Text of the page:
Myocardial Connective Tissue Metabolism in Response to Injury: HISTOLOGICAL AND CHEMICAL STUDIES OF MUCOPOLYSACCHARIDE AND COLLAGEN IN RAT HEARTS AFTER ISOPROTERENOL-INDUCED INFARCTION
Arteriosclerotic and nonarteriosclerotic rats were given isoproterenol sufficient to cause massive myocardial injury. Hearts, livers, and kidneys were taken for analysis of the connective tissues at various intervals. Mucopolysaccharide was identified as Hale-positive material digestible with testicular hyaluronidase. Hexosamine and hydroxyproline were determined by chemical means. The changes in the connective tissue following infarction were divided into two phases. The first, occurring 1 to 2 days after the induction of necrosis, was characterized by extensive edema, accumulation of hexosamine, and by histologically demonstrable mucopolysaccharide. The second phase, 3 to 7 days after infarction, was characterized by changes typical of wound healing in general, involving both mucopolysaccharide and collagen deposition in foci of myocardial scar tissue formation. The increase in hexosamine was the same in arteriosclerotic breeder animals, which required one-half the dose of isoproterenol, as in virgin animals receiving the full dose of isoproterenol. Since the dose was selected to produce relatively the same degree of necrosis in each type of animal, it was thought that the increase in hexosamine was directly related to the injury and not to the isoproterenol per se. No comparable increase in hexosamine was observed in either the liver or kidney.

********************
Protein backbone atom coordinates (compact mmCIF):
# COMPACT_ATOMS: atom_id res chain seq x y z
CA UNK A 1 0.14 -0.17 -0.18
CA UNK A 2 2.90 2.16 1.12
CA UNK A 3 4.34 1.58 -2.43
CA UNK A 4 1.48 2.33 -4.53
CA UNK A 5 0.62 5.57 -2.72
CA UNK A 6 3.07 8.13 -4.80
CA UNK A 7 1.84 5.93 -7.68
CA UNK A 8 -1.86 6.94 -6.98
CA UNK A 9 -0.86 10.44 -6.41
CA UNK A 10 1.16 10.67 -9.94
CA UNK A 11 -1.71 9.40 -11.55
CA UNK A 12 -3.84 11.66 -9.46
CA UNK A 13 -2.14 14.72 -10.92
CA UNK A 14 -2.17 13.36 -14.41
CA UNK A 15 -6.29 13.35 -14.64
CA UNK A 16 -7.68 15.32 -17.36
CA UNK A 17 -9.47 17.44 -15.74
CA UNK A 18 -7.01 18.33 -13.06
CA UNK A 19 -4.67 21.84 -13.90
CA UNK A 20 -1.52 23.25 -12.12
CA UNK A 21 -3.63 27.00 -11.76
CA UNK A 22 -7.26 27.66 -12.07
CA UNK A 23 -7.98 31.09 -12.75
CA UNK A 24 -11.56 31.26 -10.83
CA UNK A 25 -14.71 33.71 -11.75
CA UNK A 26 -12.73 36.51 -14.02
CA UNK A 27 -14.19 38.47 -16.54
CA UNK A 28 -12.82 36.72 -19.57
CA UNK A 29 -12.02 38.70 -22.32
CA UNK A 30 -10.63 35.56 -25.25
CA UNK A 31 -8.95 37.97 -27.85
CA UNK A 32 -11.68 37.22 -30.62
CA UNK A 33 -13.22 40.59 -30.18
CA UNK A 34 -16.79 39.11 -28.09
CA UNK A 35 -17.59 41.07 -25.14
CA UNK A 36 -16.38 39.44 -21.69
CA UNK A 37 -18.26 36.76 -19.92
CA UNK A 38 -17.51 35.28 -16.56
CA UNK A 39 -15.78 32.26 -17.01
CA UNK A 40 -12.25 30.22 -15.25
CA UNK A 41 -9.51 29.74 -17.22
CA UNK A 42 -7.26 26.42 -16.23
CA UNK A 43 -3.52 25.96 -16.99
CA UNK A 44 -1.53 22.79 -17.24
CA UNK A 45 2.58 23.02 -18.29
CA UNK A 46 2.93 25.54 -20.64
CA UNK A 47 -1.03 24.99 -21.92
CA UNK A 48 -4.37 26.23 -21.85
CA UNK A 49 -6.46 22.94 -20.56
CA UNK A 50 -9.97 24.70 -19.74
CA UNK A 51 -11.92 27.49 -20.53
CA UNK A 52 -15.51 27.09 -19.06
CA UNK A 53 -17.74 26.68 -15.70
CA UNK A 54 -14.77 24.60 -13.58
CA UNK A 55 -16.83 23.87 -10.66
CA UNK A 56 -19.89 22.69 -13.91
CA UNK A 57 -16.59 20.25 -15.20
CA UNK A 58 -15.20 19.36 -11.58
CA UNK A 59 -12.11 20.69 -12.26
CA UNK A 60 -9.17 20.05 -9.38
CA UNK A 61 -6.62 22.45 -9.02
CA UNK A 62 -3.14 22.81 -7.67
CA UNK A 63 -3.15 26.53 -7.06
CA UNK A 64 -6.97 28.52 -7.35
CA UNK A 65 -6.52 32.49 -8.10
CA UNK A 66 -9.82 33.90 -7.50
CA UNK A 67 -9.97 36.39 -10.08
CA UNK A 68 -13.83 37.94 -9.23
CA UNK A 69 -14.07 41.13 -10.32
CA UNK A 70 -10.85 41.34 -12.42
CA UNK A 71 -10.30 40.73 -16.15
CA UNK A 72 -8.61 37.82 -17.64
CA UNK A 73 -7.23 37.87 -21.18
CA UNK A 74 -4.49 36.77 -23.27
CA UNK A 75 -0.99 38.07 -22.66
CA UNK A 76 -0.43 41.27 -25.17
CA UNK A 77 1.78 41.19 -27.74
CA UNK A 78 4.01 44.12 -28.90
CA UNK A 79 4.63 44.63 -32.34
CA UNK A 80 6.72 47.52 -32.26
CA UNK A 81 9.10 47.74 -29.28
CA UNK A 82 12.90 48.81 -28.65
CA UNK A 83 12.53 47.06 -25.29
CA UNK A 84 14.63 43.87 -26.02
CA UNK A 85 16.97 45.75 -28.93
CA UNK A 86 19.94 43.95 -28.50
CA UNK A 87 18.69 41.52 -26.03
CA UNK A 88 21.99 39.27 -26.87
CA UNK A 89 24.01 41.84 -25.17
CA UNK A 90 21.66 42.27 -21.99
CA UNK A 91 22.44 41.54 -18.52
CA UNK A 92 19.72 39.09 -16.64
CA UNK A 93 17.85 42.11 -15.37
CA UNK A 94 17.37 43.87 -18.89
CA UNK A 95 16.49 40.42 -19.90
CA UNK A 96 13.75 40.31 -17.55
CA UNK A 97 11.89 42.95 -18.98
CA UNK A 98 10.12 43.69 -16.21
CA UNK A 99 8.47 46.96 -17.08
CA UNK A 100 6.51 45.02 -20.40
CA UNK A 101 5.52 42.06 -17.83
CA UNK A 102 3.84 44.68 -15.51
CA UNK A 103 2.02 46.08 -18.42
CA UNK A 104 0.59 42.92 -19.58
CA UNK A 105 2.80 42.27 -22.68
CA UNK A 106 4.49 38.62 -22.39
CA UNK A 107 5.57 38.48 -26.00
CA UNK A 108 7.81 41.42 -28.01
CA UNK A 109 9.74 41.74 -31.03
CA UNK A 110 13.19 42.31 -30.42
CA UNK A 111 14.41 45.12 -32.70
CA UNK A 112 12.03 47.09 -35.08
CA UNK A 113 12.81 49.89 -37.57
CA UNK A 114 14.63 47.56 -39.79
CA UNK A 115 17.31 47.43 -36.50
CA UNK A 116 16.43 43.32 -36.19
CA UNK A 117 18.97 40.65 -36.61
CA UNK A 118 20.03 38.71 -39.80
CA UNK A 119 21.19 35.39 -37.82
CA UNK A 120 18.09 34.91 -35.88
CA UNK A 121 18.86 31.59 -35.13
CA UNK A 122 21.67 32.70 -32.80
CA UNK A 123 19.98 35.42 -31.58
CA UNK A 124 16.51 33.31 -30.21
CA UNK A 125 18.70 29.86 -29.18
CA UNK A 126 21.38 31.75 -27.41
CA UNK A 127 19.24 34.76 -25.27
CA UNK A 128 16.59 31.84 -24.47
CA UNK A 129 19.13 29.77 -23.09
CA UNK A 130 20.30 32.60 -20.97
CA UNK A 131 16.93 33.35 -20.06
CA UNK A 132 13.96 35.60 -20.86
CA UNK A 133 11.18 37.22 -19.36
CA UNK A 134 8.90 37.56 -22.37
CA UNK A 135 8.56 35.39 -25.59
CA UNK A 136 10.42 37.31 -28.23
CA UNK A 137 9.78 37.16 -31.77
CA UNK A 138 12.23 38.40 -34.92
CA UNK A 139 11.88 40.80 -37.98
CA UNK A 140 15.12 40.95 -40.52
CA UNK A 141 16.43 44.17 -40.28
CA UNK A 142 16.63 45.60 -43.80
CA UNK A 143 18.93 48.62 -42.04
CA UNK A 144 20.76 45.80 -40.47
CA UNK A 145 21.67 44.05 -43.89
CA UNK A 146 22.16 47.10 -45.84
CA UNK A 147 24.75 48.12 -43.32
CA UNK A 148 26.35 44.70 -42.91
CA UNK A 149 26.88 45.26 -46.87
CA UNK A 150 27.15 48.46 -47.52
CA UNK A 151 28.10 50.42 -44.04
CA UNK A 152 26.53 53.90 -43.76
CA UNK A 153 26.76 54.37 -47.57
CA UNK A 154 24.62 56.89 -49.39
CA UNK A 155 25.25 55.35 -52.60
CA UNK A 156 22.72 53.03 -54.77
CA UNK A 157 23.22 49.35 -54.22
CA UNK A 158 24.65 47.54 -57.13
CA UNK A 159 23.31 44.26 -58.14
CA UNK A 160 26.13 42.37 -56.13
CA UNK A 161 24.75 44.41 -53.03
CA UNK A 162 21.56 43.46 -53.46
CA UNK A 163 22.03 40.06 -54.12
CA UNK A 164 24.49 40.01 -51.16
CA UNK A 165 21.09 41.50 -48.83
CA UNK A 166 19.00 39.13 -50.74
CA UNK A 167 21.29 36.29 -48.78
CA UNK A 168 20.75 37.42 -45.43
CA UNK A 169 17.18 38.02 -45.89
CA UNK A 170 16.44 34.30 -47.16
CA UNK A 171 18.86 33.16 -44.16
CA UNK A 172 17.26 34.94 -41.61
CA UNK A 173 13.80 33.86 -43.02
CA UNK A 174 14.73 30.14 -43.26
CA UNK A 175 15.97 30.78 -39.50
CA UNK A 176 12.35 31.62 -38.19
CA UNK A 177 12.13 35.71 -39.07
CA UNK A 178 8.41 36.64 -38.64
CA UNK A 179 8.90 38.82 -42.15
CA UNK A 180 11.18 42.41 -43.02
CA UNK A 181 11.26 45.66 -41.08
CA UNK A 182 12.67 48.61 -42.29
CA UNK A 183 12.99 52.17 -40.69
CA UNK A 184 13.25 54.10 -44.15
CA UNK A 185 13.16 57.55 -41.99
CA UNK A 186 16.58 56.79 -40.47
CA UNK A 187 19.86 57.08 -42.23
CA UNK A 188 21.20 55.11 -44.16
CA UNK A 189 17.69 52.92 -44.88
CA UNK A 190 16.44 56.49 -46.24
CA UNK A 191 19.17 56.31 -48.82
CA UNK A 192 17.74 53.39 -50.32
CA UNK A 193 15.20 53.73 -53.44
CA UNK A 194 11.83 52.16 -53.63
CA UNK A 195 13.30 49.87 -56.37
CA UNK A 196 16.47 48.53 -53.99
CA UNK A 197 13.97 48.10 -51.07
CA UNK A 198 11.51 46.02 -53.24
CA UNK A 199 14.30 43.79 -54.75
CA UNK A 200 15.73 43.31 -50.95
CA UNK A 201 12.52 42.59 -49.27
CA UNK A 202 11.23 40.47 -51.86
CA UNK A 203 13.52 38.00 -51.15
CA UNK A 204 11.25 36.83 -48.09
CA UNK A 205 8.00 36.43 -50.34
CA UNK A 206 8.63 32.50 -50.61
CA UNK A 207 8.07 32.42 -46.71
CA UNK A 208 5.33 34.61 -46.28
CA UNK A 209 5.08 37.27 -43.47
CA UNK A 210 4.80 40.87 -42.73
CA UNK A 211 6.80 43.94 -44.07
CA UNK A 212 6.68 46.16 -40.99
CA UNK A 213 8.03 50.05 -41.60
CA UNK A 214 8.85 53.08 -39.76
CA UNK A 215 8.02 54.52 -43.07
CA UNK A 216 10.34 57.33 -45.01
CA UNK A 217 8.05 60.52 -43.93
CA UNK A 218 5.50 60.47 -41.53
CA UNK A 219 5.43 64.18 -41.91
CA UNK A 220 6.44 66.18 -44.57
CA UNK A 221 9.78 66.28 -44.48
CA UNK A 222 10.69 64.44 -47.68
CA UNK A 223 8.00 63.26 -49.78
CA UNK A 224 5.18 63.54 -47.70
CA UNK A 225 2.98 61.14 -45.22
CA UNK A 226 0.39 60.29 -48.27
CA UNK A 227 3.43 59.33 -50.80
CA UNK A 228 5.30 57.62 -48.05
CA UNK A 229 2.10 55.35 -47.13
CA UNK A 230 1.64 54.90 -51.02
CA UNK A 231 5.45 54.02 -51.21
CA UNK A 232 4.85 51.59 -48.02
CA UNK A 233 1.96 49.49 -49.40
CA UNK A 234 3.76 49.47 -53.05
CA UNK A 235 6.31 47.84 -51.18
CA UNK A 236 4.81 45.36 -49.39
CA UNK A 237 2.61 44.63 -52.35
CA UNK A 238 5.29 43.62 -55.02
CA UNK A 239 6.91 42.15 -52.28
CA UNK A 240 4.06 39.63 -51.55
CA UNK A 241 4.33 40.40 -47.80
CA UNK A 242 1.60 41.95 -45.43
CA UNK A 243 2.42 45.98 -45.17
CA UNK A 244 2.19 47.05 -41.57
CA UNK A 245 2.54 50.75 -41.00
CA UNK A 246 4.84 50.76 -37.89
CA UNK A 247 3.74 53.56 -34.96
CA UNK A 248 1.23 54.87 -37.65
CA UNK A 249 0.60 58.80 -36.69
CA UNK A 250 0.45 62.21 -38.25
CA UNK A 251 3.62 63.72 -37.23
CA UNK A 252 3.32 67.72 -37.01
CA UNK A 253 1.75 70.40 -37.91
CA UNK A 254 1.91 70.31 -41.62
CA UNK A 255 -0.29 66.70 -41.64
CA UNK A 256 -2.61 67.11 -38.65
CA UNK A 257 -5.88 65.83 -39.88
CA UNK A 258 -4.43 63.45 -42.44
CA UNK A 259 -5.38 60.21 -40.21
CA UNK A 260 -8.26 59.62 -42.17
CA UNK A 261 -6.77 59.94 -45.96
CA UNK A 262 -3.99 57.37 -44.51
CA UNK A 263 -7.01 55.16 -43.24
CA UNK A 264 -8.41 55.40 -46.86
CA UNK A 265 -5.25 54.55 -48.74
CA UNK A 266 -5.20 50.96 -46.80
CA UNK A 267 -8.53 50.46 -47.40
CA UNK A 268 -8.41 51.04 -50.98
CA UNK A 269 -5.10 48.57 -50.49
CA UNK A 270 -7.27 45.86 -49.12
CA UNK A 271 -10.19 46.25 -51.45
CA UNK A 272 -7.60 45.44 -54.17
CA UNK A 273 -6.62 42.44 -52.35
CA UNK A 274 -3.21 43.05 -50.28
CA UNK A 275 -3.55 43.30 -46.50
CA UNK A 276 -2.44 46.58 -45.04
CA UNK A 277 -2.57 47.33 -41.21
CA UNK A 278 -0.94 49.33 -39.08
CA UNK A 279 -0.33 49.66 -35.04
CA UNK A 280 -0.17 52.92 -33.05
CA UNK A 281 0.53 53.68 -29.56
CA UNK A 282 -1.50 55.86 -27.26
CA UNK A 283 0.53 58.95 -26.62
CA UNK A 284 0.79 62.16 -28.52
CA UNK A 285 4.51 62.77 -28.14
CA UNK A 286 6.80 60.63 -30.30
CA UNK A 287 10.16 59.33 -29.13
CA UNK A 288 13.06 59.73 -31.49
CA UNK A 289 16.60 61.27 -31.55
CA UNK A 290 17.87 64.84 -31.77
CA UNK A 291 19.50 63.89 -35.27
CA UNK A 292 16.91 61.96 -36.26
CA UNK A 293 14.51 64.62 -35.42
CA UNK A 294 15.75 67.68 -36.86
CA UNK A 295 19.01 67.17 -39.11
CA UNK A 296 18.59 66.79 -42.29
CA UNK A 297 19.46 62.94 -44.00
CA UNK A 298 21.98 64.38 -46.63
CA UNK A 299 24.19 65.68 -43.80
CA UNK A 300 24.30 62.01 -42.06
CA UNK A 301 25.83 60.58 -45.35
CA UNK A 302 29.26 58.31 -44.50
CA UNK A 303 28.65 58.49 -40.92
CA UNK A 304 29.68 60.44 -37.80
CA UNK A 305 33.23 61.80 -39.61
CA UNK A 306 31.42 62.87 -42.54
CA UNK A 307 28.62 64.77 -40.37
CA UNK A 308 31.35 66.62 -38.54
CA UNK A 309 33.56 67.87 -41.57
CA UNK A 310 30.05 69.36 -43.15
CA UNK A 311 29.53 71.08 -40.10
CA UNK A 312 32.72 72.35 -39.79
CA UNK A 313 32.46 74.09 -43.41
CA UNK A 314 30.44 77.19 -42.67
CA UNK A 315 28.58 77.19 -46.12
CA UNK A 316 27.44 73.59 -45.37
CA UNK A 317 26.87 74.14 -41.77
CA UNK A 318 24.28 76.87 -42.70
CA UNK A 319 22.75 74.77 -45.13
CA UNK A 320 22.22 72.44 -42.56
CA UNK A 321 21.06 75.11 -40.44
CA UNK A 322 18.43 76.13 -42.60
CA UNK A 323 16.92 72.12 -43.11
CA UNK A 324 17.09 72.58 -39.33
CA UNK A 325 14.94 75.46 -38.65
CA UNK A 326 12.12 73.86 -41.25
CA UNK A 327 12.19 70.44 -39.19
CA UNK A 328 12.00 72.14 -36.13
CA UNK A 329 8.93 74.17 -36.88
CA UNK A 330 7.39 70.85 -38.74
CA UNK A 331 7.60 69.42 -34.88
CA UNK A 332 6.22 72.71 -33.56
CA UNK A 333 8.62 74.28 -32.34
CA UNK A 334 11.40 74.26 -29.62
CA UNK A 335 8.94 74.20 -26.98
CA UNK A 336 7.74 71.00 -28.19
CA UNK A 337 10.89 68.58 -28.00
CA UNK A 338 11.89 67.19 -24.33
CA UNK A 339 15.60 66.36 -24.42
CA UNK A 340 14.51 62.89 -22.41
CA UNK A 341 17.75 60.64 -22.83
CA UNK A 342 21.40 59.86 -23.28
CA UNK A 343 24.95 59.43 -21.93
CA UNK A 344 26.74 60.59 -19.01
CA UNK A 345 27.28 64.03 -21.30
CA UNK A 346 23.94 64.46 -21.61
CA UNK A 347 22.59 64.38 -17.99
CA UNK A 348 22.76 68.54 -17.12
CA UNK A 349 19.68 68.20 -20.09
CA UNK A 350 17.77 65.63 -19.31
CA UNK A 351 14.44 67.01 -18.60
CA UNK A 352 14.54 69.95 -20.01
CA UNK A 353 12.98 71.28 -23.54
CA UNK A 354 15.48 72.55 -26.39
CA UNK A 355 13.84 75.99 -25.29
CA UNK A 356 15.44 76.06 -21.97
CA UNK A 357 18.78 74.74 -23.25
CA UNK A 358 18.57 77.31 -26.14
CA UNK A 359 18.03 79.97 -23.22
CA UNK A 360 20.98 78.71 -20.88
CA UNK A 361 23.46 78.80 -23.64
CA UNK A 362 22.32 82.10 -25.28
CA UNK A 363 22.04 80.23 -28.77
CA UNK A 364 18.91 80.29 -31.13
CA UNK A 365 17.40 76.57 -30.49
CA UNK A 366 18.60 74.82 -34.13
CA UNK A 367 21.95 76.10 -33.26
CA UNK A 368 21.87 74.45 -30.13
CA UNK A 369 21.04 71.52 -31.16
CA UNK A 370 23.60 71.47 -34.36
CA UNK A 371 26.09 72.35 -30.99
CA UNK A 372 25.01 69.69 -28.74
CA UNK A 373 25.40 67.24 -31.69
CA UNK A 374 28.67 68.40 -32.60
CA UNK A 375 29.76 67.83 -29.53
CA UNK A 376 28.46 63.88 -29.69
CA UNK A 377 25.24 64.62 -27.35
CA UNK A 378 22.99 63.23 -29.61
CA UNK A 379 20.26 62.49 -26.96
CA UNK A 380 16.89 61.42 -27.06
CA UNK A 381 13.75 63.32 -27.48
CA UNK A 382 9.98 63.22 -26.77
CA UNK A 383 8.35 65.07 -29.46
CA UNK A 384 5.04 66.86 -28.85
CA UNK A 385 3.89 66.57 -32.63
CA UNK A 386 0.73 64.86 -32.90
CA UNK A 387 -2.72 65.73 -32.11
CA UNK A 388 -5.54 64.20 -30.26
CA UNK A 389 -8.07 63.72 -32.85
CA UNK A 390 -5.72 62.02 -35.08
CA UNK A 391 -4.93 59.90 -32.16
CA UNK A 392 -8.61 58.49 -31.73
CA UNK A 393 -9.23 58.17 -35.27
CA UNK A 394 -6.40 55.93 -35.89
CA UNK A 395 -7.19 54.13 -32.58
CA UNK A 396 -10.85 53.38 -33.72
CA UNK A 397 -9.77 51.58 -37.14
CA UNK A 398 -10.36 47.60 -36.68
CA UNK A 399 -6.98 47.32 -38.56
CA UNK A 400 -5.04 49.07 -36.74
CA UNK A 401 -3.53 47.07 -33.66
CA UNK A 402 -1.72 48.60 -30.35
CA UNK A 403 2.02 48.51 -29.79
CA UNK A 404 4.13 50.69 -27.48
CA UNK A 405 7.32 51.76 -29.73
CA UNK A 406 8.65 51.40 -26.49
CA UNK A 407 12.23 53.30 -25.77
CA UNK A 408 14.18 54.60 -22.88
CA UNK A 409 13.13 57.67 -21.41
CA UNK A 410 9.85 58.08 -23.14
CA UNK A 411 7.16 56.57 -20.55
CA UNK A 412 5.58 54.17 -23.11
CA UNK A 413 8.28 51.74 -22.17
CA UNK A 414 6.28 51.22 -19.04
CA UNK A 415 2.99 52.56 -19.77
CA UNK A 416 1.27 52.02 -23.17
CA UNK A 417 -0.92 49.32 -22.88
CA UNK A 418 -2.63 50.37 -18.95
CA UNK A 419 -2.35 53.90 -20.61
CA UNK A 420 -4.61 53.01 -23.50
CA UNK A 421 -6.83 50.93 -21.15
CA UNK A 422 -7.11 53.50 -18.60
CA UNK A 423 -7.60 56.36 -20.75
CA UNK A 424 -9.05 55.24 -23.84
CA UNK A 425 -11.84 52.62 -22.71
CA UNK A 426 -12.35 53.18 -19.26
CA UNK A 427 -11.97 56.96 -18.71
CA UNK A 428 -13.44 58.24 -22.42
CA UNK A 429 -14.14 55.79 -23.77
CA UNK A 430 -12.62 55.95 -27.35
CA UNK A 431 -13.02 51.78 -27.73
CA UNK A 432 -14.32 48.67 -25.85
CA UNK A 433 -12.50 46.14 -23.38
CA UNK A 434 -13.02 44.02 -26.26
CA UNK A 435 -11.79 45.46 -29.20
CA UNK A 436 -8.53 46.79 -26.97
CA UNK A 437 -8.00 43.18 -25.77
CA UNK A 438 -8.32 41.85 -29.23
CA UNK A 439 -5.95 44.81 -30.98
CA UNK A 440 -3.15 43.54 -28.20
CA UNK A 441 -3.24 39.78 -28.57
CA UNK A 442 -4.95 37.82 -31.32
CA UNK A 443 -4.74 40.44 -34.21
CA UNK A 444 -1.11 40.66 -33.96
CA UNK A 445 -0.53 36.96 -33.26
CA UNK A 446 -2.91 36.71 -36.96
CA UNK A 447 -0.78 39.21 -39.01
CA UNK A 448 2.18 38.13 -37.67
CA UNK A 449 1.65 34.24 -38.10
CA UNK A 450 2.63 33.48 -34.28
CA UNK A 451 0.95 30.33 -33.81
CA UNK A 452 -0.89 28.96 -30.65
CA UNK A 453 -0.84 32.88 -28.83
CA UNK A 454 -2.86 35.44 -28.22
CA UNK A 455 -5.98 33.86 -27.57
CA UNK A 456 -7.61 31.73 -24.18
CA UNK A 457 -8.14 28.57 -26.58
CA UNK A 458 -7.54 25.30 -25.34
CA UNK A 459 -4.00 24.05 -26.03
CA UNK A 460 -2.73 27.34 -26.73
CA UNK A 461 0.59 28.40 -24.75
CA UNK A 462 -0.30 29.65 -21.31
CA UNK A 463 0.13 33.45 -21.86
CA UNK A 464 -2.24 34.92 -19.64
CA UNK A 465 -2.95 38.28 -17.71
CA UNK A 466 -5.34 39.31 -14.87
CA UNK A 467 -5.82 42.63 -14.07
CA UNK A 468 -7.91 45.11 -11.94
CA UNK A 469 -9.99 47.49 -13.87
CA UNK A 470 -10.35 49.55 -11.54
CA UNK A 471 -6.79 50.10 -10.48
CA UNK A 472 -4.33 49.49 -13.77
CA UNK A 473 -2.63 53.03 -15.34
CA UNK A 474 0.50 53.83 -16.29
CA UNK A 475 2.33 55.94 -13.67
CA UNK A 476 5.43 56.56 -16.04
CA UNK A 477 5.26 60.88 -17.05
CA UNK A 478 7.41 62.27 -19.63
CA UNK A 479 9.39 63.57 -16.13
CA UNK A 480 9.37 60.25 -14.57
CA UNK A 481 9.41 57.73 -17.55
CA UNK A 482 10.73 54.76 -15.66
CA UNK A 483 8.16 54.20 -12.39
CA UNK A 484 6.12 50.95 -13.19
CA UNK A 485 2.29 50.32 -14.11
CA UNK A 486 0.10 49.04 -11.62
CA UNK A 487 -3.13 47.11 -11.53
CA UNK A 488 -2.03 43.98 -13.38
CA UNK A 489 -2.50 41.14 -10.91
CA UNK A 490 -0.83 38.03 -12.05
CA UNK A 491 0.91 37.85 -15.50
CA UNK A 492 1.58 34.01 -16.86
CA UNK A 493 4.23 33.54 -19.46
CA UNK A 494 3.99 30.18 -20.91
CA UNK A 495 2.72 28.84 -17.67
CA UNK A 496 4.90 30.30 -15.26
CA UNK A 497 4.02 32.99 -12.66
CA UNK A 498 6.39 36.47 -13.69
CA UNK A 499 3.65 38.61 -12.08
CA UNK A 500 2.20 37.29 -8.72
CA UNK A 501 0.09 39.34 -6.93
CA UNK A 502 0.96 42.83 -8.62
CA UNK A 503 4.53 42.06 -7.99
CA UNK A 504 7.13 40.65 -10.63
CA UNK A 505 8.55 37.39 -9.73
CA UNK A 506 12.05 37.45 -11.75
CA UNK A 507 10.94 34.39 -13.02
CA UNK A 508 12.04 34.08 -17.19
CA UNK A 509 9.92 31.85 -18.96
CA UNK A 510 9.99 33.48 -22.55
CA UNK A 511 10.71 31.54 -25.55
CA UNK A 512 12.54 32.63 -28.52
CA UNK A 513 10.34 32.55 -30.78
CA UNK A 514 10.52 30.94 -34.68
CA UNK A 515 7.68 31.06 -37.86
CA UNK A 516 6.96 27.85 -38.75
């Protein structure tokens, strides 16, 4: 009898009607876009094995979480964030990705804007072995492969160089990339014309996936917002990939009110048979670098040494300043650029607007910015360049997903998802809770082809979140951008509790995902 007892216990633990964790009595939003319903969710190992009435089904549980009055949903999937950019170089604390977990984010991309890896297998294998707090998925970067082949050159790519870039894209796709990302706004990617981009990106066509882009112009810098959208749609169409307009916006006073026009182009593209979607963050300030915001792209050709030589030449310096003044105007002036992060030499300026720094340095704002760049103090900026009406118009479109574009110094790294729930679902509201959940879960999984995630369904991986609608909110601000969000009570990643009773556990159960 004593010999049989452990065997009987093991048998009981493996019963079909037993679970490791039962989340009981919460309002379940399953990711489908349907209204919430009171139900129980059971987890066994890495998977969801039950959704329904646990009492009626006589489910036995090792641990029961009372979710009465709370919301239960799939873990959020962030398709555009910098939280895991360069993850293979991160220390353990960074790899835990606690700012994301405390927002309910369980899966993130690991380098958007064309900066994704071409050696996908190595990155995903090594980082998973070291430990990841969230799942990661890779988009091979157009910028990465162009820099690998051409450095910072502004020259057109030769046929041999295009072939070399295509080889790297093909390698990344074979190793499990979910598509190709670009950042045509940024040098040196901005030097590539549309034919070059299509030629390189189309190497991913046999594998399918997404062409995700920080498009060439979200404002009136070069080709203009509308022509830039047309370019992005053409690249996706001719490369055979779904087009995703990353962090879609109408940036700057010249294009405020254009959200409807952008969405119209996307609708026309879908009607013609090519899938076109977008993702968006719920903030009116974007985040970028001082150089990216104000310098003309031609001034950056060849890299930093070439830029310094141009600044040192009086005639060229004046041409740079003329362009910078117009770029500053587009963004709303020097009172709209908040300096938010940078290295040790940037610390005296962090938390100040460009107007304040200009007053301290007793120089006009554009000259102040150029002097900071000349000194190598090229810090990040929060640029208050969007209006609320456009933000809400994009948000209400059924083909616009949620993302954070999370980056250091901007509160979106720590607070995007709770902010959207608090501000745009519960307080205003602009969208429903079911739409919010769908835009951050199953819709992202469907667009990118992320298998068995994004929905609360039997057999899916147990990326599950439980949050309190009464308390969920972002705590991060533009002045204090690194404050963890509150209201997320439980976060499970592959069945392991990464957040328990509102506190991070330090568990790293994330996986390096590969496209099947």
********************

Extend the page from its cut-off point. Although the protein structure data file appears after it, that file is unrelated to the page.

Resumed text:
- Received May 23, 1969.
- Accepted June 18, 1969.
- © 1969 American Heart Association, Inc.